Which has been your most rewarding project to supply to to-date and why? Mall of Africa – because we were challenged on various design aspects and those challenges

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Pro Landscaper Africa / June 2017

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FEATURE

TACKLING BIM Julian Raxworthy on the enigma that is BIM and how we, landscape architects and contractors will inevitably begin incorporating this system of which Revit is the Autodesk, into our future projects.

currently dominating the market, is VERY different, it is a whole different paradigm, which is why it is worth explaining.

Coming from the contracting end of the landscape industry in the 1980’s, when I got to university to study landscape architecture, I wasn’t a great drawer. Discovering AutoCAD early liberated and I became one of the few people in the landscape industry in Australia at the time who could use AutoCAD, guaranteeing me regular work with landscape architecture companies that needed to integrate with architect’s drawings, and ultimately my first teaching position. I was a computer person. Or so I thought. Flash forward 20 years and I was collaborating with architects in Cape Town. Since I was producing plans in AutoCAD, I was very surprised when they said to me “you may as well just give us a hand-drawing, since we will have to put it into Revit”. The young guy looked at me like an old person and said “um.. Revit is different”. “Different? Different? I am a computer guy” I thought Revit is bound to have geometry, layers, perhaps attributes, 3D elements? “How different can it be?”. The answer is BIM (Building Information Modelling), of which Revit is the Autodesk product

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AutoCAD is really a glorified pen: you produce whatever will appear on drawings. With Revit you choose from a proscribed series of elements, such as Walls, Floors, etc, and then you create them after having specified what they are composed of. Once you specify a height for them by connecting the element to a floor level in section, the element becomes a 3-dimensional model. The term “parametric” is used to describe the fact that Revit has parameters associated with those elements, such as, for example, the connection of the wall to a roof, such that if you move the roof up, the wall is extended to match it. Whereas AutoCAD foregrounds the drawing, and doesn’t care what something is, for Revit, if you don’t know what something is, you can’t really go anywhere. Once you have told Revit what you are drawing, like a floor for example, all the normal AutoCAD tools like lines, offset, trim, circles, etc are just there to provide an outline for the shape of that element. In order to get a drawing from Revit, one simply chooses a view of the model, such as a section or a plan at a certain level, rather than having to draw that view from scratch each time with AutoCAD. The emphasis on what something is makes Revit very practice focused, often frustratingly so, for an academic like me.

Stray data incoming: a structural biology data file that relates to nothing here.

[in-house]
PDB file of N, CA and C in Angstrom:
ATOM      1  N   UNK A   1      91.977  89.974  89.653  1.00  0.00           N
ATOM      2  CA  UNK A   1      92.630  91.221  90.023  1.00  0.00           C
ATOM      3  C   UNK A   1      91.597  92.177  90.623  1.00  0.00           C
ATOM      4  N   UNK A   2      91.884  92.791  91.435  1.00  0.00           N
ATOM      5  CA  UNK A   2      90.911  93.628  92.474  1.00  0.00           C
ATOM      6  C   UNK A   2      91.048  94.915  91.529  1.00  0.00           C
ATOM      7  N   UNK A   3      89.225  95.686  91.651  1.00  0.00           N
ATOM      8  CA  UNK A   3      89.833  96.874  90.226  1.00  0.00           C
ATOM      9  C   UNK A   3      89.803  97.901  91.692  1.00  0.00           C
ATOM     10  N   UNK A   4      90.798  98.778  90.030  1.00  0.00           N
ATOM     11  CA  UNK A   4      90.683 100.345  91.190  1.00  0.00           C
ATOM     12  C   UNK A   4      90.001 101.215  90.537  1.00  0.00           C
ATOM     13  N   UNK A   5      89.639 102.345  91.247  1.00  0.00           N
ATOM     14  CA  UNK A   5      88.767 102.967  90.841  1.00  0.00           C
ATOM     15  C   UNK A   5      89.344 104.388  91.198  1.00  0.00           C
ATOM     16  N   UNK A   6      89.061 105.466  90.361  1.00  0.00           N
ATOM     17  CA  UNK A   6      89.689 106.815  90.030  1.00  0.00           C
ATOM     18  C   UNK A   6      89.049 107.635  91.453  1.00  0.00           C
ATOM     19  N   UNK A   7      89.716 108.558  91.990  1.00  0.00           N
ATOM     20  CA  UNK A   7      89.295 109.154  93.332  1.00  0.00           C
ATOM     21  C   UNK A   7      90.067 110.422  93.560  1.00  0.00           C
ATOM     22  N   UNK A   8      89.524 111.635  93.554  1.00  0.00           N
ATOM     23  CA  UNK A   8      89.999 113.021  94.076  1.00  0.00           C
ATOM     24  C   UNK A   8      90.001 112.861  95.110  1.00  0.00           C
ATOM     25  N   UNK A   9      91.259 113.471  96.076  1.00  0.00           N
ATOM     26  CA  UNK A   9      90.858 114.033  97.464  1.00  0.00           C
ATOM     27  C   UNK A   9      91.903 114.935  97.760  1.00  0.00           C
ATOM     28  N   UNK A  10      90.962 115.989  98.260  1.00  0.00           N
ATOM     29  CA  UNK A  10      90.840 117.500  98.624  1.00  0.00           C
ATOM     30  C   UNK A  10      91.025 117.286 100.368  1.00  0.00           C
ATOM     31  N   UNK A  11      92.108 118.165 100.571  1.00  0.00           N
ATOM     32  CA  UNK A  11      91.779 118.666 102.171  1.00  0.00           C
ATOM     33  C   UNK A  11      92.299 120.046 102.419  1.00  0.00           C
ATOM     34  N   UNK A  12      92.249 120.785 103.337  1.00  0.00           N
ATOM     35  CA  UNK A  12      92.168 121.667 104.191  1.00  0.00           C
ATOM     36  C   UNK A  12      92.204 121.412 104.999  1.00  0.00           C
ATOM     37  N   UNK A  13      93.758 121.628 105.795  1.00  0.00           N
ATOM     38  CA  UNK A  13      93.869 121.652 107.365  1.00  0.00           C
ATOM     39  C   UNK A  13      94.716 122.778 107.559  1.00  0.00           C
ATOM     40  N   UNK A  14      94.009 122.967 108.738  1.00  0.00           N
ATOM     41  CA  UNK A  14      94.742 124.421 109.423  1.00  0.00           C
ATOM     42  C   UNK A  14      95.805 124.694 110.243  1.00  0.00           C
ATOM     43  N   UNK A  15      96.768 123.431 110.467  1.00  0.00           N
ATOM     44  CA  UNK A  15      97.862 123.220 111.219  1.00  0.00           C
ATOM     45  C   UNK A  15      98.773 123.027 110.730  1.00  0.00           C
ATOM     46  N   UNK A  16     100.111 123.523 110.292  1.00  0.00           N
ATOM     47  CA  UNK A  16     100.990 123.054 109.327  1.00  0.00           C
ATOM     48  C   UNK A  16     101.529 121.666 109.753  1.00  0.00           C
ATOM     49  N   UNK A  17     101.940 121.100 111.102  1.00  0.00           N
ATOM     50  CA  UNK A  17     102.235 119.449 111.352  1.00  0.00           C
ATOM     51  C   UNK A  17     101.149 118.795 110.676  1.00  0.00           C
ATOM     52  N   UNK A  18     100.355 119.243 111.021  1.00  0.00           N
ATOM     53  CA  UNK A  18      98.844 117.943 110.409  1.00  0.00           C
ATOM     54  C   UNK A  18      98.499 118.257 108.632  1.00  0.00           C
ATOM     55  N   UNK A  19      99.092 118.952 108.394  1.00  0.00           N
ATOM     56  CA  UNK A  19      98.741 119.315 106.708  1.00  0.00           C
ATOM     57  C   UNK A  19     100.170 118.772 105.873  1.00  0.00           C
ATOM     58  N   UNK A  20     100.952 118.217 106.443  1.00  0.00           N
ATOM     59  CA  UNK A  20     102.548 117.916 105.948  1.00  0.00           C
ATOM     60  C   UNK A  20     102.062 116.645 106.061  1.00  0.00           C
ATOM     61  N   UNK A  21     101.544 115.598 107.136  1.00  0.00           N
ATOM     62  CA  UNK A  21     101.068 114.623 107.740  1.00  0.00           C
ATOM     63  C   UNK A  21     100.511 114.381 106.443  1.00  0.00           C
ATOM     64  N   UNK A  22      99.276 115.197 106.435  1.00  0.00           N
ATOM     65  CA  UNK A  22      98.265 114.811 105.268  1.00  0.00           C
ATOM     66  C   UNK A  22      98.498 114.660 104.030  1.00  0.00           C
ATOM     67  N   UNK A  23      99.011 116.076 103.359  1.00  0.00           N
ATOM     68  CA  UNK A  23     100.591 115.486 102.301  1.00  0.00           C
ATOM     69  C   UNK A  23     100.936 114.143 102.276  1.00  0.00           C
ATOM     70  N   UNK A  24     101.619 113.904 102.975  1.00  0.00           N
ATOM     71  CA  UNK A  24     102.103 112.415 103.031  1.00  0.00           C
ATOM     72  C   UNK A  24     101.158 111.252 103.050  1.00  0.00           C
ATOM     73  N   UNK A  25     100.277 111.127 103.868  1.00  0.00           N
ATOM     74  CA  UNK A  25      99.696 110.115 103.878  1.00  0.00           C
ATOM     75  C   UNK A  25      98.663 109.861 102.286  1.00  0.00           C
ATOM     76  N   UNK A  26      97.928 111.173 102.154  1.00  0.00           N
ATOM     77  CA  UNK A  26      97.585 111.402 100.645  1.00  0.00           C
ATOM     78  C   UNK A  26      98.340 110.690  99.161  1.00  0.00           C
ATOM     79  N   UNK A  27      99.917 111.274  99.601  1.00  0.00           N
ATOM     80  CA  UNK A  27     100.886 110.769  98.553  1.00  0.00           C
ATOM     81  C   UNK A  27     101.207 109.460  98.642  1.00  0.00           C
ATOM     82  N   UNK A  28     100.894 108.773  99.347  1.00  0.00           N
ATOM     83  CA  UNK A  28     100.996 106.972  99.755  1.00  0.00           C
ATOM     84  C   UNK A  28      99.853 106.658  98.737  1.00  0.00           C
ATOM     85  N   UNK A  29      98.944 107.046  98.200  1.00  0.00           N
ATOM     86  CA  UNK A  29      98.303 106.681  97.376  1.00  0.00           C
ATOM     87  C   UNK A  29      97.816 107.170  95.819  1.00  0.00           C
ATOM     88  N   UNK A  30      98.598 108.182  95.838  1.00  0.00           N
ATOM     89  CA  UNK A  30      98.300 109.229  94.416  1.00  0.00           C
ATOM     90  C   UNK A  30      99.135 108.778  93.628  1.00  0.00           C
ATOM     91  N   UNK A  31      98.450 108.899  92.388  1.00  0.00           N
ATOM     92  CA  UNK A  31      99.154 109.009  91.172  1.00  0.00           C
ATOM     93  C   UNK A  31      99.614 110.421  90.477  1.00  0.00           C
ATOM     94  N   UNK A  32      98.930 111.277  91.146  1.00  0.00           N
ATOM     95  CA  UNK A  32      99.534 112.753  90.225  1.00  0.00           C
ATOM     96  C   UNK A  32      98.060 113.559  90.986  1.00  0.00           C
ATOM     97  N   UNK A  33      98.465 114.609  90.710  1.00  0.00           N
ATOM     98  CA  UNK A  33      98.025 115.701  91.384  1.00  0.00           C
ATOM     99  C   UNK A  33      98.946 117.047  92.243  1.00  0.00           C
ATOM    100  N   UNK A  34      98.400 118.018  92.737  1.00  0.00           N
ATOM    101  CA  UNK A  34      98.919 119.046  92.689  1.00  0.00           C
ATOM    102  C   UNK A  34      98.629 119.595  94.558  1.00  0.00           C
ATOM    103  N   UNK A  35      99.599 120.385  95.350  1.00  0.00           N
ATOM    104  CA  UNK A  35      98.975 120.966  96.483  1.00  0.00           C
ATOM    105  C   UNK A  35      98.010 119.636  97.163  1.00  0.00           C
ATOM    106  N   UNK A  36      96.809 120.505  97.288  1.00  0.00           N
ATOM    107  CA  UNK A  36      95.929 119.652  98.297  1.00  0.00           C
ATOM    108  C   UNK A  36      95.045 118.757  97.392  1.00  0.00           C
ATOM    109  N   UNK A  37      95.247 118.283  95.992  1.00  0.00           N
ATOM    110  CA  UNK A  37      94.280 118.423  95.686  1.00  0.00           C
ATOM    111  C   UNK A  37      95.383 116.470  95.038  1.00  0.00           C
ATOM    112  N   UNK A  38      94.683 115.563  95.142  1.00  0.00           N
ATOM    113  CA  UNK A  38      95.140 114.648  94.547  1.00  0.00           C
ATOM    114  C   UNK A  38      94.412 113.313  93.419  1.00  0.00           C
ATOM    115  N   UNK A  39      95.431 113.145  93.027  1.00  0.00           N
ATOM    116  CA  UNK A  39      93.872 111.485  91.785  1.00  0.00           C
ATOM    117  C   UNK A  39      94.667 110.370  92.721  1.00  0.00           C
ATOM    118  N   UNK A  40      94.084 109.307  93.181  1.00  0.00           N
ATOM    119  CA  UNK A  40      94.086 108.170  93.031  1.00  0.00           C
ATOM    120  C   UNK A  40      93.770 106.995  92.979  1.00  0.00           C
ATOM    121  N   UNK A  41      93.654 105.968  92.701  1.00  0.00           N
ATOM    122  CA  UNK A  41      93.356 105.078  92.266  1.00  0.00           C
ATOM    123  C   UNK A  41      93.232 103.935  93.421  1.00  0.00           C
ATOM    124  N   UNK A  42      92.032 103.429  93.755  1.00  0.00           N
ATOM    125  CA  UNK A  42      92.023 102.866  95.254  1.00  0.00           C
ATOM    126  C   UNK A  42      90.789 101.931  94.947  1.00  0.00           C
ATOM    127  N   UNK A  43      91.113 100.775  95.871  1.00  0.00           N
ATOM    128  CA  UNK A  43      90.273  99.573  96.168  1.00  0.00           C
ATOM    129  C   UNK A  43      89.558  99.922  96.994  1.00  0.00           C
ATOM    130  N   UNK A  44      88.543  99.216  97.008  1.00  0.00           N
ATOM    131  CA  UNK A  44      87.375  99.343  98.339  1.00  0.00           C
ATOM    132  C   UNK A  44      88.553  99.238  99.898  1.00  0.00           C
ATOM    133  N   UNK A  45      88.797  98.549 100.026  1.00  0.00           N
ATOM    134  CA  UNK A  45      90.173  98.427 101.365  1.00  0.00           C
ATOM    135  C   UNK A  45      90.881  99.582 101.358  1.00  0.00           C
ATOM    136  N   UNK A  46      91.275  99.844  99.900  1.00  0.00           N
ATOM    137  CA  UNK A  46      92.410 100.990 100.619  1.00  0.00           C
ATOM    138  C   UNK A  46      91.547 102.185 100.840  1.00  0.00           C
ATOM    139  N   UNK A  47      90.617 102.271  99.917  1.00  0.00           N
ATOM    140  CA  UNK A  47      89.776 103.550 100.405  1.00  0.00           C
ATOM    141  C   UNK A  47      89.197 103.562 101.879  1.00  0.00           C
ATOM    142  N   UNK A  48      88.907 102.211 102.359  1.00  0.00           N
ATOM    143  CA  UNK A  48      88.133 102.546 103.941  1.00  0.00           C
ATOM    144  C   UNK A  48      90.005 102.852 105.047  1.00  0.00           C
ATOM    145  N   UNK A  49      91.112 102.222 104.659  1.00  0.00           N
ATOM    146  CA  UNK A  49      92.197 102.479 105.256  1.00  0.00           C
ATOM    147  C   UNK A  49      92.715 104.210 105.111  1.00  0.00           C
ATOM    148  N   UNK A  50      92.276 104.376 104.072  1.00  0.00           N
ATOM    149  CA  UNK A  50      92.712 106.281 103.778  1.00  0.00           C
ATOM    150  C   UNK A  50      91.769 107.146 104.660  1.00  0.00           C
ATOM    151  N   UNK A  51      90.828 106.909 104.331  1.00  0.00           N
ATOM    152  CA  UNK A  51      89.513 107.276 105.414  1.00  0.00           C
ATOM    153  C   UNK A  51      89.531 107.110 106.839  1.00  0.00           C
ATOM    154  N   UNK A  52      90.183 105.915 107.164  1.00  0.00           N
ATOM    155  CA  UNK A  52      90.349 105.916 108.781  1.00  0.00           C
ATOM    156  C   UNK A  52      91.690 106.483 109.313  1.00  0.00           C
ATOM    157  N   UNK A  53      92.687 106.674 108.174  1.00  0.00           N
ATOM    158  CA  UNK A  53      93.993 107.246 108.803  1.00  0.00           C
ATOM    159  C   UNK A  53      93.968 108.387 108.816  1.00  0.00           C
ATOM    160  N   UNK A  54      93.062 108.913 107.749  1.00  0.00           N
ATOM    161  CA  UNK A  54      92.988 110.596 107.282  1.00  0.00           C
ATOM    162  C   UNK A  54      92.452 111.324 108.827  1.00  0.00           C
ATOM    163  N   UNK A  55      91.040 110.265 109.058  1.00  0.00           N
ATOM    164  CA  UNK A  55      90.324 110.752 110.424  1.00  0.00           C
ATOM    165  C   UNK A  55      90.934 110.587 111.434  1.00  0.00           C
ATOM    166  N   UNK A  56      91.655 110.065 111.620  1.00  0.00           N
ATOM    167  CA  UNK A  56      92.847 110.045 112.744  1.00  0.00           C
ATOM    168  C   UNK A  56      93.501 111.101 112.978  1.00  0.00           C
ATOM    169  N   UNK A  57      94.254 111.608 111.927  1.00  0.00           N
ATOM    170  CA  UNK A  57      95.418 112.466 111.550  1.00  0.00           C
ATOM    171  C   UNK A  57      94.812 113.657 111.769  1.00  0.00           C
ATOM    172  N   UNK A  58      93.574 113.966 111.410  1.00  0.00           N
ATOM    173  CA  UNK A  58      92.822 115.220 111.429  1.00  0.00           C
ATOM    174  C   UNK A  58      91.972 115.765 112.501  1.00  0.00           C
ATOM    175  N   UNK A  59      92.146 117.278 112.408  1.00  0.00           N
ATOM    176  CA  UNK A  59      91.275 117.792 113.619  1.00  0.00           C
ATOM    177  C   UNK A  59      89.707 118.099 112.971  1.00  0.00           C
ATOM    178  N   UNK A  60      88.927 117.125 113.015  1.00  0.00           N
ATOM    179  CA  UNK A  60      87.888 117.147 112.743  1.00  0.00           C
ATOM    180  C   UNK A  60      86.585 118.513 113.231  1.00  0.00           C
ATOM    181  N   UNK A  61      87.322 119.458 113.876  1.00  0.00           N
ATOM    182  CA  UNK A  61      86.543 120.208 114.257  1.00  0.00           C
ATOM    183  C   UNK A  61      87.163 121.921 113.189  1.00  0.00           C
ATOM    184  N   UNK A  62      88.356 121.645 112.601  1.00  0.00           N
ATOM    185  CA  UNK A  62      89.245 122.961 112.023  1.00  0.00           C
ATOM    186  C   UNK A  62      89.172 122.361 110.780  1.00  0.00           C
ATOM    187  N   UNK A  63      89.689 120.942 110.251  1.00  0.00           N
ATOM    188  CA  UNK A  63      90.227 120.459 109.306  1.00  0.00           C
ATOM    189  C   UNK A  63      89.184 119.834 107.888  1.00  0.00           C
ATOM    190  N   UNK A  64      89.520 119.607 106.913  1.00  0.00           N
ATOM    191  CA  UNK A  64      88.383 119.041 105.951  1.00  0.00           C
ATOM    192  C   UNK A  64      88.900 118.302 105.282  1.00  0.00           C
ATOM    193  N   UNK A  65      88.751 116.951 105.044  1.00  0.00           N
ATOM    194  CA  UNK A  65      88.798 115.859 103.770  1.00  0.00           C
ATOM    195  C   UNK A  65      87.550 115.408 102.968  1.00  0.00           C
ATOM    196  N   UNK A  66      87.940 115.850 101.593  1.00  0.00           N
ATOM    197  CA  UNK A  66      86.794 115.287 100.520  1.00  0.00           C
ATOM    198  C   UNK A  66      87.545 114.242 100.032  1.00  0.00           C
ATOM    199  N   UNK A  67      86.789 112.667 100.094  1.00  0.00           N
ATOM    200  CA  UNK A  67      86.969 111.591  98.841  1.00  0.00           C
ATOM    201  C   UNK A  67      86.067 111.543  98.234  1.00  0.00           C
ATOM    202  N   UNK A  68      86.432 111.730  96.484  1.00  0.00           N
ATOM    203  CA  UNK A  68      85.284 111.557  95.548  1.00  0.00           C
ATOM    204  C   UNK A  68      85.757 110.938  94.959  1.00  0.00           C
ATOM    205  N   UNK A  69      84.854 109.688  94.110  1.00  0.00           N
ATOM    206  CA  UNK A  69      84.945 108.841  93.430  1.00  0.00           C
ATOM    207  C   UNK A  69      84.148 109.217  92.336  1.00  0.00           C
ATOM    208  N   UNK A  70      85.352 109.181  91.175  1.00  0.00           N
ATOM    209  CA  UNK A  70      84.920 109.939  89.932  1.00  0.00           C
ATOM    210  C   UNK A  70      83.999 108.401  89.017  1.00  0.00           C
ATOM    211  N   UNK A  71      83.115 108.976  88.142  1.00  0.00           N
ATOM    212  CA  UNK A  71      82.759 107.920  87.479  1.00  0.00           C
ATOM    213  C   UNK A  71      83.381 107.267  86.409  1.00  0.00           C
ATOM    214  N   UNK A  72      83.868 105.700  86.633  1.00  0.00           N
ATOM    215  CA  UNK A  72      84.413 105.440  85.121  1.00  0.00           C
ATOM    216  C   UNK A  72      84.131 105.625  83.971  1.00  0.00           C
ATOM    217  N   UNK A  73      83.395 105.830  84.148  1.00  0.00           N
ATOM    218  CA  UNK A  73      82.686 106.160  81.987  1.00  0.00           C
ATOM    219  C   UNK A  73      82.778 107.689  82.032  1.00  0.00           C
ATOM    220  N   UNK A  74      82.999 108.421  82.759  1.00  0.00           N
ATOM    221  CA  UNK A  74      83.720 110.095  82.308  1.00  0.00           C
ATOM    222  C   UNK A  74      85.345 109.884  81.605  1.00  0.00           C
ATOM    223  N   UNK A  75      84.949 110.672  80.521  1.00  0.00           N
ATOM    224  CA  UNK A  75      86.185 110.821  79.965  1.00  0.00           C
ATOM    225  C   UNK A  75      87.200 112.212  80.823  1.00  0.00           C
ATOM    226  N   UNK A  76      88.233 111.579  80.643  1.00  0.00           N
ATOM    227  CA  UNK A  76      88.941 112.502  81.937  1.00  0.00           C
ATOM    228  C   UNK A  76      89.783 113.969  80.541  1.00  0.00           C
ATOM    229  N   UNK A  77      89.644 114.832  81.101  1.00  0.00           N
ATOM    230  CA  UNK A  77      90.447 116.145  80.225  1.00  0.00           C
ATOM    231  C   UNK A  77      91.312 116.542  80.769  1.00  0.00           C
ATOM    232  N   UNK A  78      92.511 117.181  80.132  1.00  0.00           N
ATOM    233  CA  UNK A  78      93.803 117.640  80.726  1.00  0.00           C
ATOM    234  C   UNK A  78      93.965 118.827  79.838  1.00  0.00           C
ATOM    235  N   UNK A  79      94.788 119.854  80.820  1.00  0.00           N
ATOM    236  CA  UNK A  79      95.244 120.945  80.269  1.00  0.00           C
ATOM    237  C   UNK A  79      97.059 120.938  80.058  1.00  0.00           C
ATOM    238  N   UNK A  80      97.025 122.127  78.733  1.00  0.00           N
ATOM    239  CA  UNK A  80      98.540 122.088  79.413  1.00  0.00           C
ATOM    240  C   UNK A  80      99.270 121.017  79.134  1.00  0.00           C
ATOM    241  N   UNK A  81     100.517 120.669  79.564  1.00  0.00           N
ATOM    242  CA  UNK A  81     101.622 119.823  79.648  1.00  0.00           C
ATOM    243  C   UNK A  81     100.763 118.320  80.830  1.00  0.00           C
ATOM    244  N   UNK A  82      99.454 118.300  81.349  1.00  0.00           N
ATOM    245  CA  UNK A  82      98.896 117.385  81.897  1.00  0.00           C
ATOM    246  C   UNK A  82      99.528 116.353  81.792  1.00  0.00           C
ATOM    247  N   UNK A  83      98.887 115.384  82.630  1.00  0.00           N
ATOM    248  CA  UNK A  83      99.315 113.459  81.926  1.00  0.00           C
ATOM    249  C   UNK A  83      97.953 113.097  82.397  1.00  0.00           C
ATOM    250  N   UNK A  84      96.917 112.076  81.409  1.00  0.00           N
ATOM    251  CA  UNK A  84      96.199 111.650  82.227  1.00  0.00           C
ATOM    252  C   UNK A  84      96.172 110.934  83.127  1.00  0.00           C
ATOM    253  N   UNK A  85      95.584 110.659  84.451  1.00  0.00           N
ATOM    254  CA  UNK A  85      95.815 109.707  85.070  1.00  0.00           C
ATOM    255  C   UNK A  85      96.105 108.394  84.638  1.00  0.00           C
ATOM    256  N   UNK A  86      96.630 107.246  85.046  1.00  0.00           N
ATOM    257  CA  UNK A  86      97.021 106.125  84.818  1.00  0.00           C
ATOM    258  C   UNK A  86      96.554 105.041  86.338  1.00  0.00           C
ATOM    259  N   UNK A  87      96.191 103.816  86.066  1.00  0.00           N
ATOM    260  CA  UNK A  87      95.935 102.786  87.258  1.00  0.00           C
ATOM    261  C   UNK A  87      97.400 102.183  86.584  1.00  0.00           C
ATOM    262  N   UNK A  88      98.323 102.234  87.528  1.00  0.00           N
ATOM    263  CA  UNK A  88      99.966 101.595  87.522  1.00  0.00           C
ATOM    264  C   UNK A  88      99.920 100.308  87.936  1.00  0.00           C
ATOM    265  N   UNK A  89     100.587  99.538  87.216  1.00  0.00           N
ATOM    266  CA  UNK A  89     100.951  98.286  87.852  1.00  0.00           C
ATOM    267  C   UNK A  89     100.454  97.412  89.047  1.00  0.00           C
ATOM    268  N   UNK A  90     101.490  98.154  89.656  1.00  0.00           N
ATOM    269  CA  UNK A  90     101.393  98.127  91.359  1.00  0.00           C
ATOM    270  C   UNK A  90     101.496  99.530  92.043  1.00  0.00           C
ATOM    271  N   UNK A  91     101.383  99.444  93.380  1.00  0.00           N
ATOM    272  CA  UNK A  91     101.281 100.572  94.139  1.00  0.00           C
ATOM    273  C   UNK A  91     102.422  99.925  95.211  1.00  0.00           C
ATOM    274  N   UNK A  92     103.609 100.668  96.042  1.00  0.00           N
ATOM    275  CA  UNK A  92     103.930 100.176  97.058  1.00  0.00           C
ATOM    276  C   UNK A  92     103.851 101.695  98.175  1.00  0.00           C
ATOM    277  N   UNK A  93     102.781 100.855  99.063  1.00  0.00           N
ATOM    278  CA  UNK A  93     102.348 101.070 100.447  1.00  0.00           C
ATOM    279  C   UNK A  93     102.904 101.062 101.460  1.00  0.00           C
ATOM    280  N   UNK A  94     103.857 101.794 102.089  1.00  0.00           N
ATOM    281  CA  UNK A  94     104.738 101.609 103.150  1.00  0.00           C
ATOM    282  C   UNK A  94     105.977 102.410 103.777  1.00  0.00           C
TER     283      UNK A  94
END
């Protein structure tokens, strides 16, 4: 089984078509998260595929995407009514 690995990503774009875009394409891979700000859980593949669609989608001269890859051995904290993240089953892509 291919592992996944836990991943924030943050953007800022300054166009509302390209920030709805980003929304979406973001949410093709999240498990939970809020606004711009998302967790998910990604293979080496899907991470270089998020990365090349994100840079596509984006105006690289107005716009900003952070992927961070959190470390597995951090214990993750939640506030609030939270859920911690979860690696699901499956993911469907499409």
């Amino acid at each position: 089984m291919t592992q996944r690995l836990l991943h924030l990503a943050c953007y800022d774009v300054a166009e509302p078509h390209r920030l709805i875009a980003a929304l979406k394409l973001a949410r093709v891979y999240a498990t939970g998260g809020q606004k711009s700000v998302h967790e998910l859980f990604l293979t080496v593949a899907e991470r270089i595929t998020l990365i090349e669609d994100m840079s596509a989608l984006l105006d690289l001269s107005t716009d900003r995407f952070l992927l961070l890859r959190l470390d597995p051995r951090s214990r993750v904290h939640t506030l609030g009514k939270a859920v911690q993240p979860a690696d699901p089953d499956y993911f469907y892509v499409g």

“AT THE VERY LEAST, BIM OFFERS BETTER QUALITY DOCUMENTS WITH A GREATER LEVEL OF ACCURACY AND THEREBY THE POTENTIAL FOR LESS VARIATIONS AND BETTER ESTIMATION, AS WELL AS EASE OF EXPEDITING REQUESTS FOR INSTRUCTION, WHICH WILL MAKE FOR A BETTER RELATIONSHIP BETWEEN CONSULTANT AND CONTRACTOR.”

Since Revit is a particular BIM product, the Landscape Institute in the UK has chosen to keep the discussion about which product is best open. Indeed, Vectorworks, long a favourite for landscape architects because it was cheaper than AutoCAD and combined illustration with drafting (also rendering Adobe Illustrator unnecessary) is

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FEATURE

working with innovative landscape architects like McGreggor Coxall in Australia on a landscape specific BIM, sorry LIM (Landscape Information Modelling, which many in landscape architecture are arguing for). Nonetheless, in the short term at least, since Revit dominates in the architecture and engineering industry, in order to integrate documents with collaborators in the construction industry, landscape architects will need to develop Revit capabilities quickly. Correspondingly it’s not surprising that design focused practices who work extensively with architects, notably Green Inc in Johannesburg and Square One in Cape Town, are quickly moving their offices over to Revit. While in architecture at the University of Cape Town there is an aversion to Revit and a nostalgic fondness for drawing, in the Master of Landscape Architecture programme at UCT, with our 2017 intake we will move exclusively to using Revit in our construction subjects to produce drawings, though we will continue to work with AutoCAD for drawing large plans and the various Adobe products to render images. UCT also plans to run CPD programmes on campus to help the industry develop skills in this area. If you ask landscape architects who use Revit how it “fits” landscape projects, they will say